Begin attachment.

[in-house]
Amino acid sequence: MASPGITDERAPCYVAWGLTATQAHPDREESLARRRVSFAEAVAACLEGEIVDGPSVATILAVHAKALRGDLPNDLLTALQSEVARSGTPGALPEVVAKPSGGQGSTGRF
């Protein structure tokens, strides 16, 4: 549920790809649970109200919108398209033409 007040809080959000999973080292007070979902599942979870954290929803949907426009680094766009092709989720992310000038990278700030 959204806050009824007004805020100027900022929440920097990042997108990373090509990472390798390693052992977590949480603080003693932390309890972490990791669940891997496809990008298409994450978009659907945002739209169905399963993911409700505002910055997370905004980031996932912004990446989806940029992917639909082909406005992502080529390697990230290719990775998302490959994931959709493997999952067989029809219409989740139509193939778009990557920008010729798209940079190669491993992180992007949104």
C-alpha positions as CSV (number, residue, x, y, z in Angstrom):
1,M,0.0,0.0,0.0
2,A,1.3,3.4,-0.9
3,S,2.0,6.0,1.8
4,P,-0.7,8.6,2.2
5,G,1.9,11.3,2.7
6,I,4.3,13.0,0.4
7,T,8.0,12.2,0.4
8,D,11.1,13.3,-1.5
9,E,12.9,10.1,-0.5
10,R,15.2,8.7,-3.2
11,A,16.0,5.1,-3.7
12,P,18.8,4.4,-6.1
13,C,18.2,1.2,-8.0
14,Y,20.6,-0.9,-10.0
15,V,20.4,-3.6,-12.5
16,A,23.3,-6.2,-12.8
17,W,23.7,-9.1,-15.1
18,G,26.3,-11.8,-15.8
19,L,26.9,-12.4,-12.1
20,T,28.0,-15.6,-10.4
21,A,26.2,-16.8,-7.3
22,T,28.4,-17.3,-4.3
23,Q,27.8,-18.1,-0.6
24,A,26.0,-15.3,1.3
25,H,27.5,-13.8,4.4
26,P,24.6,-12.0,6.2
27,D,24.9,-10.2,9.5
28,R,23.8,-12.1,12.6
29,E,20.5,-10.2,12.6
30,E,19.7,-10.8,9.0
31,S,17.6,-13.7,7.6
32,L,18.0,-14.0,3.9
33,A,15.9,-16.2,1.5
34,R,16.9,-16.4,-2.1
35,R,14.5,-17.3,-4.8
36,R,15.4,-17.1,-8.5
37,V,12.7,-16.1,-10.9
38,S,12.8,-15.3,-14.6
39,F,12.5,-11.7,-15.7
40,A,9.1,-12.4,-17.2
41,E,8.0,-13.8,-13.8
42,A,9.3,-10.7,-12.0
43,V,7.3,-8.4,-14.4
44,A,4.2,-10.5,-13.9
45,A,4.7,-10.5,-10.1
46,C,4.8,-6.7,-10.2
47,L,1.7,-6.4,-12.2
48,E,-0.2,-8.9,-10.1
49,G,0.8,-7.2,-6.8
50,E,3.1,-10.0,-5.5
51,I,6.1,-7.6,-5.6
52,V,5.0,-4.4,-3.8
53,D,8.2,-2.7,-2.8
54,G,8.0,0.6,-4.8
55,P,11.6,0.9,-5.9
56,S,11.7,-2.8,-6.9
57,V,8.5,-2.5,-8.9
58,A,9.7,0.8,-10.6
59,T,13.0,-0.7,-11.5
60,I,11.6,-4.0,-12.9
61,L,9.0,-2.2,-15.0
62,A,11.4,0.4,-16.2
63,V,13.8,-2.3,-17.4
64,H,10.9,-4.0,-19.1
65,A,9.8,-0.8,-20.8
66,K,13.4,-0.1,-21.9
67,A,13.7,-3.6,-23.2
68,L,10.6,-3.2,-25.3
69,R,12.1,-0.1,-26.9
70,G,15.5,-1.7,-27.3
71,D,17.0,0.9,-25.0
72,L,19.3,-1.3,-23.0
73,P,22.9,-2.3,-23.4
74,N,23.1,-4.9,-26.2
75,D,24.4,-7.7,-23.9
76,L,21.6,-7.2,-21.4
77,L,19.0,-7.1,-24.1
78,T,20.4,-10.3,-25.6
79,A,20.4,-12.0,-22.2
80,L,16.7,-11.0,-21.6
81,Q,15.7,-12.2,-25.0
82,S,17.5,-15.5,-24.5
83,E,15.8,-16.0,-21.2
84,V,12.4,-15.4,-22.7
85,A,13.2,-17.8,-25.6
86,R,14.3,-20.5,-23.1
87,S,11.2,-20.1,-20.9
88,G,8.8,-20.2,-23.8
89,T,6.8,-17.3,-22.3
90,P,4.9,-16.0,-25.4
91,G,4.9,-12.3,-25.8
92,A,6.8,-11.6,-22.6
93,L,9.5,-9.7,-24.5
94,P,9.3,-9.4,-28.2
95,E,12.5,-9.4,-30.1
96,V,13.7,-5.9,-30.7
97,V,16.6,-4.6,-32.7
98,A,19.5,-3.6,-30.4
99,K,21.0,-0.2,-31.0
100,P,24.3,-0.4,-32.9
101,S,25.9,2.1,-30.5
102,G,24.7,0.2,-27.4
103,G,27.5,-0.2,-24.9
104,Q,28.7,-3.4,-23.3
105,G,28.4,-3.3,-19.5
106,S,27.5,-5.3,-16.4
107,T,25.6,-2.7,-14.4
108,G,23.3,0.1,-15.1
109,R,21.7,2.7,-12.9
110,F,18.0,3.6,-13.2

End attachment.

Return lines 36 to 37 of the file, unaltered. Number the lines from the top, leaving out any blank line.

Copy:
32,L,18.0,-14.0,3.9
33,A,15.9,-16.2,1.5